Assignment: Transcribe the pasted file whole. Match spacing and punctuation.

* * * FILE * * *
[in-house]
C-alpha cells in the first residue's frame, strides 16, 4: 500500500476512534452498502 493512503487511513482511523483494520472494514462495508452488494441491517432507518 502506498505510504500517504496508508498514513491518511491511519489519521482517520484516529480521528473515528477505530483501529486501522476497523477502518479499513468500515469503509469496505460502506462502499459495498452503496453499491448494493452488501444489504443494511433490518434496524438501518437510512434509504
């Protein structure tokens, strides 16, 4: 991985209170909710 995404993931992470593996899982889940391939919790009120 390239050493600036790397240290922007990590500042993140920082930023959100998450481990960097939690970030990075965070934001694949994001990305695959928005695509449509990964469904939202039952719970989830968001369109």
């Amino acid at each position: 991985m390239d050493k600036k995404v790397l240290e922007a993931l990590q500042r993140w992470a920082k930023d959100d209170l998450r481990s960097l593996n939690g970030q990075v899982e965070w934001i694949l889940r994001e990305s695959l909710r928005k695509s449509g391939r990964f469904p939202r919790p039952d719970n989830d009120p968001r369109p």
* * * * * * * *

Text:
[in-house]
C-alpha cells in the first residue's frame, strides 16, 4: 500500500476512534452498502 493512503487511513482511523483494520472494514462495508452488494441491517432507518 502506498505510504500517504496508508498514513491518511491511519489519521482517520484516529480521528473515528477505530483501529486501522476497523477502518479499513468500515469503509469496505460502506462502499459495498452503496453499491448494493452488501444489504443494511433490518434496524438501518437510512434509504
């Protein structure tokens, strides 16, 4: 991985209170909710 995404993931992470593996899982889940391939919790009120 390239050493600036790397240290922007990590500042993140920082930023959100998450481990960097939690970030990075965070934001694949994001990305695959928005695509449509990964469904939202039952719970989830968001369109």
């Amino acid at each position: 991985m390239d050493k600036k995404v790397l240290e922007a993931l990590q500042r993140w992470a920082k930023d959100d209170l998450r481990s960097l593996n939690g970030q990075v899982e965070w934001i694949l889940r994001e990305s695959l909710r928005k695509s449509g391939r990964f469904p939202r919790p039952d719970n989830d009120p968001r369109p």